Be aware that one good photograph does not mean you are ready to go pro. Display the work that you can produce again and again. Your clients will expect you to deliver the same qualities for them, that they see in your displays. Be ready!
What does it take professionally as a photographer, to qualify to become a member of Photographic Society of the Triangle, the Professional Photographers of North Carolina and the Professional Photographers of America? – Tara Joines, Raleigh
To be eligible to join the Photographic Society of the Triangle, you must be a practicing full or part time professional photographer, be invited by a member of PST and attend at least one meeting. PPNC has different types of membership categories, which are defined on our Web site, www.ppofnc.com, under the "Visitor" tab. PPA has information and applications available online under the "Join PPA."
The professionals in these organizations tend to share the traits of honesty, integrity and a willingness to learn from and share with others. They share a genuine love of the art and profession of photographic imaging. We work together to learn from one another and to educate ourselves in ways that help us to better serve our clients and community. The educational opportunities offered are endless.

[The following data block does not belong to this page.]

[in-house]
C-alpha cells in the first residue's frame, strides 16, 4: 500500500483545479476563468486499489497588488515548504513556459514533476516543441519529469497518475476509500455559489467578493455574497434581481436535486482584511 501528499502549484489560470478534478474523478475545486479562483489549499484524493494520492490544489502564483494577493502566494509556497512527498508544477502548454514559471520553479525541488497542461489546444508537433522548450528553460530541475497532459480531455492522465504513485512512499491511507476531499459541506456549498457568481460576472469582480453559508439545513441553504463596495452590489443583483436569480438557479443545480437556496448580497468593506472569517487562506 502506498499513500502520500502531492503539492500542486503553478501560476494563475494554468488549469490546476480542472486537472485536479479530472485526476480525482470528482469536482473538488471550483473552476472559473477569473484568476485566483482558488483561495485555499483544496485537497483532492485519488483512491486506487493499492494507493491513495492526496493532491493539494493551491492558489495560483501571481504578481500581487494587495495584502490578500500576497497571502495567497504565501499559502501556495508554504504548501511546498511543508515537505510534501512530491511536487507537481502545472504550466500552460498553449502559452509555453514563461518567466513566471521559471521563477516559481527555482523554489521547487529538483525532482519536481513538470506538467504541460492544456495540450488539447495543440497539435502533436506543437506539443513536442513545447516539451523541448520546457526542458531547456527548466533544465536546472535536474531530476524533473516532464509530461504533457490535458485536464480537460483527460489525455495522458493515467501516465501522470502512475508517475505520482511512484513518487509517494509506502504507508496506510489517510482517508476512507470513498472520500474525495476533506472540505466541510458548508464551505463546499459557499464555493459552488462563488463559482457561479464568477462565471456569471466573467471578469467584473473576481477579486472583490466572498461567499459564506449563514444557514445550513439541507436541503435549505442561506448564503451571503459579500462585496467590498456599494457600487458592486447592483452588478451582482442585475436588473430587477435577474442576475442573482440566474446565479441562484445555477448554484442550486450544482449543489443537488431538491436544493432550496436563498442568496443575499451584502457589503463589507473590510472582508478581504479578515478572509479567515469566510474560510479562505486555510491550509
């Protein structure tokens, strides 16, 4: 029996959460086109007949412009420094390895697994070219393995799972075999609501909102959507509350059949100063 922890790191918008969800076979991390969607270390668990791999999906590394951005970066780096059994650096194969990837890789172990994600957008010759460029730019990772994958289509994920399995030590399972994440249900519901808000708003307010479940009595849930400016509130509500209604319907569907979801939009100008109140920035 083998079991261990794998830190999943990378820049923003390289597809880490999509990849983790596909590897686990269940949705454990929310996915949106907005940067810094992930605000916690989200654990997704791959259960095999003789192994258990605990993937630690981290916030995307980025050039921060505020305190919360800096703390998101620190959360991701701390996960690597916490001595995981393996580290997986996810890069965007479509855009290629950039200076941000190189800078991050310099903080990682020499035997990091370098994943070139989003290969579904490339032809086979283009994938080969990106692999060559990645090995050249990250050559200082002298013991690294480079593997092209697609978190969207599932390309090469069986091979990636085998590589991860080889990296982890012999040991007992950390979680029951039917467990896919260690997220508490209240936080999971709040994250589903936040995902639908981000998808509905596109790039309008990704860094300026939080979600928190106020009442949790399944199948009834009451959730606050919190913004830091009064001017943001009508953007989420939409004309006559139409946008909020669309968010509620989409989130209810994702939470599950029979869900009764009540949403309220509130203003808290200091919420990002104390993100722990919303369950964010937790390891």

PPNC’s state convention begins Feb. 27 and is the best photography education money can buy! It features some of the best talent and teachers from around the nation and abroad. I also highly recommend the East Coast School and Carolina Art and Photographic School for seminars and summer school sessions.
Do you think the influx of digital cameras will lead to fewer professional photography jobs? Such as with smaller newspapers, it appears that more reporters are taking photographs instead of a designated staff photographer. – Denise, Wilson
While I cannot tell where the influx of digital cameras will lead, I can tell you about the changes I’ve observed. Now that digital cameras give instant feedback, more people are attempting to make money with their cameras. There has been a noticeable drop in quality in so-called “professional” photography.